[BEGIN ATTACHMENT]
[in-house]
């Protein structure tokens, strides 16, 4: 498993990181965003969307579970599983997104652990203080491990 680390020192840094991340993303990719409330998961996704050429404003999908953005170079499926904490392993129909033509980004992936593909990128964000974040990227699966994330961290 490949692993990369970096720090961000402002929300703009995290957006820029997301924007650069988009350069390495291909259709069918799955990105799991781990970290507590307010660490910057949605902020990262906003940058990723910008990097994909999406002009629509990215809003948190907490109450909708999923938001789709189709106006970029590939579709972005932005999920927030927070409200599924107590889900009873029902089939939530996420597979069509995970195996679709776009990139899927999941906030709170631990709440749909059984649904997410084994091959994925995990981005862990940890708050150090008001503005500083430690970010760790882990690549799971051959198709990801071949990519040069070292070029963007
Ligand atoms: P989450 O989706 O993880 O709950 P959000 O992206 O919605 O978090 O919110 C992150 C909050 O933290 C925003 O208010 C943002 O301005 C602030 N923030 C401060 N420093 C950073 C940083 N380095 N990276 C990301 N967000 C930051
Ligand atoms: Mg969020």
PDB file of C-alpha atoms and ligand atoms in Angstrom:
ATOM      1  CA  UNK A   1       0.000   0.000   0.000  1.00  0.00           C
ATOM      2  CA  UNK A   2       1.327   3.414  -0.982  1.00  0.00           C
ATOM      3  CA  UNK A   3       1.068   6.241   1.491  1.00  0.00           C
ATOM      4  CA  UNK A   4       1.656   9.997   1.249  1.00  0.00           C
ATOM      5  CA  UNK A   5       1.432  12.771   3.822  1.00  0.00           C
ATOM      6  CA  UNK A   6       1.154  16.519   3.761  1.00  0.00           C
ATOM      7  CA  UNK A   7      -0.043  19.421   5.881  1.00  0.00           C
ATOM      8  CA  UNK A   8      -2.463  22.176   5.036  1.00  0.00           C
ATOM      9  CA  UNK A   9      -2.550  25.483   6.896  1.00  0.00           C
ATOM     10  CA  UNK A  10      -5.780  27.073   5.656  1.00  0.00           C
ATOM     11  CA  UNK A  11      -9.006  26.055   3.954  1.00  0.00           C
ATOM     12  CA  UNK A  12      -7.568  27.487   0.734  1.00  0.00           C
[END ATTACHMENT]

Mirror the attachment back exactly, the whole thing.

[in-house]
């Protein structure tokens, strides 16, 4: 498993990181965003969307579970599983997104652990203080491990 680390020192840094991340993303990719409330998961996704050429404003999908953005170079499926904490392993129909033509980004992936593909990128964000974040990227699966994330961290 490949692993990369970096720090961000402002929300703009995290957006820029997301924007650069988009350069390495291909259709069918799955990105799991781990970290507590307010660490910057949605902020990262906003940058990723910008990097994909999406002009629509990215809003948190907490109450909708999923938001789709189709106006970029590939579709972005932005999920927030927070409200599924107590889900009873029902089939939530996420597979069509995970195996679709776009990139899927999941906030709170631990709440749909059984649904997410084994091959994925995990981005862990940890708050150090008001503005500083430690970010760790882990690549799971051959198709990801071949990519040069070292070029963007
Ligand atoms: P989450 O989706 O993880 O709950 P959000 O992206 O919605 O978090 O919110 C992150 C909050 O933290 C925003 O208010 C943002 O301005 C602030 N923030 C401060 N420093 C950073 C940083 N380095 N990276 C990301 N967000 C930051
Ligand atoms: Mg969020």
PDB file of C-alpha atoms and ligand atoms in Angstrom:
ATOM      1  CA  UNK A   1       0.000   0.000   0.000  1.00  0.00           C
ATOM      2  CA  UNK A   2       1.327   3.414  -0.982  1.00  0.00           C
ATOM      3  CA  UNK A   3       1.068   6.241   1.491  1.00  0.00           C
ATOM      4  CA  UNK A   4       1.656   9.997   1.249  1.00  0.00           C
ATOM      5  CA  UNK A   5       1.432  12.771   3.822  1.00  0.00           C
ATOM      6  CA  UNK A   6       1.154  16.519   3.761  1.00  0.00           C
ATOM      7  CA  UNK A   7      -0.043  19.421   5.881  1.00  0.00           C
ATOM      8  CA  UNK A   8      -2.463  22.176   5.036  1.00  0.00           C
ATOM      9  CA  UNK A   9      -2.550  25.483   6.896  1.00  0.00           C
ATOM     10  CA  UNK A  10      -5.780  27.073   5.656  1.00  0.00           C
ATOM     11  CA  UNK A  11      -9.006  26.055   3.954  1.00  0.00           C
ATOM     12  CA  UNK A  12      -7.568  27.487   0.734  1.00  0.00           C